(Sequel, in setting, to The Best of All Possible Worlds)
By Karen Lord
Del Rey – 6th January 2015
ISBN 0345534077  – 336 Pages – Paperback
Source: NetGalley


If you have read and enjoyed Lord’s The Best of All Possible Worlds, then you should be eager to read her new The Galaxy Game. If you haven’t read her previous novel set in the same universe as this one, then you should go and read The Best of All Possible Worlds. I wish I had, and despite the flaws I see in The Galaxy Game, I’ll starting back at her earlier work and eventually rereading this one again with a bit more familiarity under the belt to guide/support me as a reader.
The Galaxy Game presents itself as a stand-alone novel in its plot (which it truly is), and I had every expectation to adore it as my introduction to Karen Lord’s praised writing. Indeed there is a lot here to affirm that she has exceptional writing talent, and interesting, unique things to say. Unfortunately her writing fails in easily reaching a new reader in the case of this novel, its multileveled complexities obscure its worth.
The plot of the book is rather straightforward and doesn’t really hint at the strengths of Lord’s writing that lie beneath it: her language and her universe building. The heart of the novel is a teenager with psionic powers named Rafi. For historical reasons within this universe, societies largely mistrust these powers and Rafi is effectively kept ‘prisoner’ under government watch at a special school. While he lives a normal teenage life of close friendships and hobbies, the looming responsibilities of adulthood, pressures from his family, and uncertainty over his powers all hover over his daily routines.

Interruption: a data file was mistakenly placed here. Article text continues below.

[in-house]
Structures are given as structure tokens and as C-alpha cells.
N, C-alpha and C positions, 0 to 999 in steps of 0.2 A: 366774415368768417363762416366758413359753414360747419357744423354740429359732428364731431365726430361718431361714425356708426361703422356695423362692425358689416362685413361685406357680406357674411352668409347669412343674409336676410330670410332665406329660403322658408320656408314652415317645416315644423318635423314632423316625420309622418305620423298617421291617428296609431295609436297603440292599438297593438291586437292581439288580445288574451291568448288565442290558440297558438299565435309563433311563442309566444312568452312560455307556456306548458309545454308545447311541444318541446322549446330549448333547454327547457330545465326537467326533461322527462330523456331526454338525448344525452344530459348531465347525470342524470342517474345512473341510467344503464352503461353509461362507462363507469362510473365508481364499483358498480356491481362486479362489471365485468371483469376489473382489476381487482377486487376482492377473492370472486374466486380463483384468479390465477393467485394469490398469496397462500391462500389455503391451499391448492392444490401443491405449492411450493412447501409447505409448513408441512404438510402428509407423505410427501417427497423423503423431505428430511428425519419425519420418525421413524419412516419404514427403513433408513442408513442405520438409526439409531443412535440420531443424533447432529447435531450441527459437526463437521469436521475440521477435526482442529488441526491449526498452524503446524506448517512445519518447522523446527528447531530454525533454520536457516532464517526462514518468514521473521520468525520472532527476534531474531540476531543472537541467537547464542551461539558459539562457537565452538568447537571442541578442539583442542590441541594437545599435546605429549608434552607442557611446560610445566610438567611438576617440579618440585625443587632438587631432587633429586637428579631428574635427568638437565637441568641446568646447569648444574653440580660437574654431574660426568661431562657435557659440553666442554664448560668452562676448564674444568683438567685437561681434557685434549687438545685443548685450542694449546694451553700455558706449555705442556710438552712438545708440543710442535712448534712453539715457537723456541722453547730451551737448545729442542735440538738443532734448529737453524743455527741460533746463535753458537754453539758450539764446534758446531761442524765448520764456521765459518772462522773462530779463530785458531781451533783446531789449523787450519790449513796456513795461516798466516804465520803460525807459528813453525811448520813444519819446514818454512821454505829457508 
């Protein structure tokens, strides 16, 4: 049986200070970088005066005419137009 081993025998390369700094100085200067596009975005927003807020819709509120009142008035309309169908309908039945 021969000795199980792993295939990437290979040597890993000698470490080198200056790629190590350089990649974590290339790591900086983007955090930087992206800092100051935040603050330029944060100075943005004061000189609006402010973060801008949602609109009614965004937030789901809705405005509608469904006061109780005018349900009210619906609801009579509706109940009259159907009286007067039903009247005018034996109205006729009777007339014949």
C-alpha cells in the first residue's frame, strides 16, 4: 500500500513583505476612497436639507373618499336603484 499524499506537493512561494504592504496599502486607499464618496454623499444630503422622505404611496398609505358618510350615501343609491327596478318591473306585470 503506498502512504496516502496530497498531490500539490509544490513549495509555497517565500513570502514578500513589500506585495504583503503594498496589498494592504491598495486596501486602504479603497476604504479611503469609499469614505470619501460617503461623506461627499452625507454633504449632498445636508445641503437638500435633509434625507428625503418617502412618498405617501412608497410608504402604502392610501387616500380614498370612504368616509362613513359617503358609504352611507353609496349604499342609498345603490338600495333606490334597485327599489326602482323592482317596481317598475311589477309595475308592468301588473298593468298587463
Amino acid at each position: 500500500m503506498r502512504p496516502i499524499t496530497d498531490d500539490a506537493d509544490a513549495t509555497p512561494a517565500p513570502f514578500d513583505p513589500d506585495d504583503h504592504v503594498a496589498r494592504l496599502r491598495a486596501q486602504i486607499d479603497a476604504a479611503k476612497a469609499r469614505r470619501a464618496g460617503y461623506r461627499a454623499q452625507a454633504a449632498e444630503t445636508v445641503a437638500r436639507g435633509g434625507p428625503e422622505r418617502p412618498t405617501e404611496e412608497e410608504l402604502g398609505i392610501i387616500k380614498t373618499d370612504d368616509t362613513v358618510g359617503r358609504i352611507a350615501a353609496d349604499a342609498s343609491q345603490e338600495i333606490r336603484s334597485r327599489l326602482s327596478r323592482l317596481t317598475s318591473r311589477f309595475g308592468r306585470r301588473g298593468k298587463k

Most of this plot exists as a slow build, a nuanced character study that begins to reveal key aspects to Lord’s universe in these novels. Though with a teenage protagonist on a seemingly standard coming-of-age journey, this is far from a young adult book. After a tantalizing prologue, I stepped into this story eager to go along, not really minding that it proceeded so slowly. What I did mind, was that Lord seemed to assume so strongly that readers were familiar with her universe, how it is set up, what the people are like, who different players are. Very little is offered to give a reader bearing.
Alone this might not be a death toll. Complex, subtle novels can work tremendously, even rushing in without firm footing. However added to the assumptions of familiarity and the slow, meandering plot, Lord additionally writes her interesting themes into yet another layer of complexity: multiple points of view. Thankfully these are limited to mostly third person and a first person, but the similarities of third person voices (particularly early on as you are trying to get used to everything), make it hard to tell who is speaking.